A few weeks ago I went back to Tennessee to visit my sister. She lives with her husband on a 400-acre farm about an hour from Nashville, in a two-story house which his great-great-great (maybe more) grandparents on his mother’s side built somewhere in the 1800’s. It’s been modernized considerably, but it still has painted brick walls and a large front porch with posts. The windows are tall and narrow, as was the fashion back then. I suppose the cost of glass had something to do with that, too.
When you’re inside the house, you could be in a suburb anywhere. With air conditioners, ceiling fans, a dishwasher, a media room with recliners, satellite TV and internet, and cellphones, you’d never know you were in the country. But sitting on the front porch brought it home to me.
The porch is wide and long, with comfortable furniture and hanging plants. The yard and porch are shaded by several ancient trees, oaks and pecans. The gravel driveway winds under the trees to the road, less than a quarter-mile away. The distance is far enough that I couldn’t hear the sound of traffic, and there didn’t seem to be much other than the occasional tractor or farm truck. My brother-in-law’s tractor shed is in a field next to the yard, but the fields they farm are across the road, so there was no sound of tractors or mechanical work.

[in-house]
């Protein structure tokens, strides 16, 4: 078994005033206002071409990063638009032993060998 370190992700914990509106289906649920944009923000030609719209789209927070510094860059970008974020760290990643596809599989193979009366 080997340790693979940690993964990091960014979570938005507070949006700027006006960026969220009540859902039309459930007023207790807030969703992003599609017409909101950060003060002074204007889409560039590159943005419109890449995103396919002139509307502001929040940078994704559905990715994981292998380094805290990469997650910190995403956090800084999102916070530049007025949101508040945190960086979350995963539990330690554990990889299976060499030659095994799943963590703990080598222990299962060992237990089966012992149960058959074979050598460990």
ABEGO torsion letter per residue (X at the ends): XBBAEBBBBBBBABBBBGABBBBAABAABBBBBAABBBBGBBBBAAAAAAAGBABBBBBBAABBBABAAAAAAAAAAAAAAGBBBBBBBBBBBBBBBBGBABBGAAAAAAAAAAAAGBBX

Sitting on the front porch with my sister, feeling the breeze, the only sound was the rustle of summer leaves, green and supple. We watched a rabbit hop slowly across the yard from one covered spot to another, wary of hawks or a neighbor dog. A bobwhite called from the field. Later in the day I walked to the fence on one side and spotted a snake in the grass, curving its shiny black body to move swiftly in a straight line, intent on some mission under one of the oak trees.
Hearing the wind in the trees took me back to evenings on Aunt Lou and Uncle Floyd’s porch, listening to them talk with Mother and Daddy and tell stories. That porch was on a wood-plank dogtrot house, not at all like my brother-in-law’s family mansion. But the smell of cut grass, the birds calling and the wind in the trees will always take me back to childhood.